There are serious shortcomings in the quality of care for manyAmericans with cancer, according to a report just released by the Institute of Medicine National Cancer Policy Board. Deficits in care identified in the report include underuse of screening tests, lack of adherence to standards for diagnosis, inadequate patient counseling regarding treatment options, and underuse of radiation therapy and adjuvant chemotherapy after surgery. Joseph Simone, MD, medical director, Huntsman Cancer Foundation and Institute, which is affiliated with the University of Utah, headed the board that prepared the report.
The board recommended that patients who need complicated cancer surgery or chemotherapy be treated at facilities that perform a high volume of these procedures. Such procedures include removal of all or part of the esophagus, surgery for pancreatic cancer, removal of pelvic organs, and complex chemotherapy treatments. Survival rates immediately following these procedures are two to three times higher when done in more experienced facilities, according to several studies reviewed in this report.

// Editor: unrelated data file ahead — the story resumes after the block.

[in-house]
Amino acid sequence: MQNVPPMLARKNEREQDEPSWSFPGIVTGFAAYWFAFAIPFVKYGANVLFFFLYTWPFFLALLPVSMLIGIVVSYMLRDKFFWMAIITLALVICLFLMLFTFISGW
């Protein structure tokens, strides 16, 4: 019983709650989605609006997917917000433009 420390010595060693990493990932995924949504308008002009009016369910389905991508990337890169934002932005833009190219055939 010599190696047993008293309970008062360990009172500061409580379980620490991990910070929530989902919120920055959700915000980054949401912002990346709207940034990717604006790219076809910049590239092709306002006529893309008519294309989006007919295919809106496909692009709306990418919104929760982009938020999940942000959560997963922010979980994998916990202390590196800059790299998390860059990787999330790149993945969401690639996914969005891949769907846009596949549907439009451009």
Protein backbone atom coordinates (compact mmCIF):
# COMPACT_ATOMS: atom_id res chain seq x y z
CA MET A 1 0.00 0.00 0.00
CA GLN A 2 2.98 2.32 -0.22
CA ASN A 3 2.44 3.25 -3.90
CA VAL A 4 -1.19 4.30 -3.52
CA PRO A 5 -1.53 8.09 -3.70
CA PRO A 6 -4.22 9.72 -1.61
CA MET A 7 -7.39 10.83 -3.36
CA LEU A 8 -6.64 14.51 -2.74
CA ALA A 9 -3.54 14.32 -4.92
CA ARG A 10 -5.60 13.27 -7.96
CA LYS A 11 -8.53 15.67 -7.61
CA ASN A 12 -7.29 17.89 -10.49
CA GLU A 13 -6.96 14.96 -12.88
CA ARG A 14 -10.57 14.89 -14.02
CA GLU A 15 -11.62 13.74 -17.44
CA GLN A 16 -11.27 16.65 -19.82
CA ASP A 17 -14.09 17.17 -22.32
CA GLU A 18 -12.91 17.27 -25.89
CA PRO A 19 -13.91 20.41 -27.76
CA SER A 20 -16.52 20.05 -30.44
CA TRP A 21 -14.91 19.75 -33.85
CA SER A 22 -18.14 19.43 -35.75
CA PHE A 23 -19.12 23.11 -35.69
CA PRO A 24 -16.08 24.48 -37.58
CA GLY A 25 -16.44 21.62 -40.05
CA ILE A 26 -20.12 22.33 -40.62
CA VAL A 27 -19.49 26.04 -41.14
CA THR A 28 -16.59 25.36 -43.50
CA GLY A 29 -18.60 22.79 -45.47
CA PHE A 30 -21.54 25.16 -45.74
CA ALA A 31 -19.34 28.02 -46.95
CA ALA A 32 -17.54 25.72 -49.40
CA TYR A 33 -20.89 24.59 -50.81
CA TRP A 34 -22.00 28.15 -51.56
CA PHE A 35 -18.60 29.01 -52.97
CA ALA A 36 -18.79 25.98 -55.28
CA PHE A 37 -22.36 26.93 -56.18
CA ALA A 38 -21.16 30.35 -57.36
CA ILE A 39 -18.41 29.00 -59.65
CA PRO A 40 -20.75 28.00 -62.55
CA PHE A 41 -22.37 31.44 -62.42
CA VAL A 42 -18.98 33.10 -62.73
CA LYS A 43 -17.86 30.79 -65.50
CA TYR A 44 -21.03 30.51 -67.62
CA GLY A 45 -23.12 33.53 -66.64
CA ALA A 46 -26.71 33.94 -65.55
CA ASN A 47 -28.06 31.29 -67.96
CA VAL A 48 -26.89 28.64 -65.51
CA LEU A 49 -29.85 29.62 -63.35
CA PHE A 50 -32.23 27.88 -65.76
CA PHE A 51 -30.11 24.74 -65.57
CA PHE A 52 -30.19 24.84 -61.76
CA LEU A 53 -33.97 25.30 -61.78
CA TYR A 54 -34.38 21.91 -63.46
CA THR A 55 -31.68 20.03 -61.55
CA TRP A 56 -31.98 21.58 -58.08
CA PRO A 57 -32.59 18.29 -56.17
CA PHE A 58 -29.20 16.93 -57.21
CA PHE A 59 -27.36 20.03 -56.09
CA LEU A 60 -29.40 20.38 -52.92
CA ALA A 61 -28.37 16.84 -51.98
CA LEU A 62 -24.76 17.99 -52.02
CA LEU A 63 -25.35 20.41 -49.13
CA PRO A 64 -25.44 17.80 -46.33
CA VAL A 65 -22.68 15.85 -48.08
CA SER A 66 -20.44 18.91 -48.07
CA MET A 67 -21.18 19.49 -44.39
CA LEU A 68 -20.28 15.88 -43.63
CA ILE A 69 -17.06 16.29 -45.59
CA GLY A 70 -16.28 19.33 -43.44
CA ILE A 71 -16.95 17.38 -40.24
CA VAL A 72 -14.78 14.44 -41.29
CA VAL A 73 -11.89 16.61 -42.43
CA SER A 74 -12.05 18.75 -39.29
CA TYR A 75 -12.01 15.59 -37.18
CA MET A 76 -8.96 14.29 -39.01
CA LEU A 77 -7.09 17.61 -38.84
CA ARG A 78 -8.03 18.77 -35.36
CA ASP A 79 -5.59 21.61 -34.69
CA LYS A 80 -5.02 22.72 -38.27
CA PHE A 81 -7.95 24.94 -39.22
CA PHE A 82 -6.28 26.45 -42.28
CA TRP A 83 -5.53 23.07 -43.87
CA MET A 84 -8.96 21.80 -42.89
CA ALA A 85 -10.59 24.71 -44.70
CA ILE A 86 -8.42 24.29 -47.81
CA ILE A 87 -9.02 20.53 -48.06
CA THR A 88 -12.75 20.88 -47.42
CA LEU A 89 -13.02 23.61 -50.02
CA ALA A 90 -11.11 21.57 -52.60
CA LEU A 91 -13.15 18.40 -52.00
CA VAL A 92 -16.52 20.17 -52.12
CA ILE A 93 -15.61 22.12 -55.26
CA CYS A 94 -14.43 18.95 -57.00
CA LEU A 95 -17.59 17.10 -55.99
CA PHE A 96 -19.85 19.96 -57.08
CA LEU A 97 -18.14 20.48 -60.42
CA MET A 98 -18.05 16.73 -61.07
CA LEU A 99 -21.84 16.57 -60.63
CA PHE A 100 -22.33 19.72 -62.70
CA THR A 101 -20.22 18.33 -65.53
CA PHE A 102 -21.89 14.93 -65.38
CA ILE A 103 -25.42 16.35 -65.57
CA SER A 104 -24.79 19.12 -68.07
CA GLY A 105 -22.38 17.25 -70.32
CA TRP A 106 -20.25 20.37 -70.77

Improving cancer care in all settings will require new efforts to track the quality of individual health plans, and to hold providers and insurers accountable. The prepublication version of the report can be downloaded from www.nap.edu.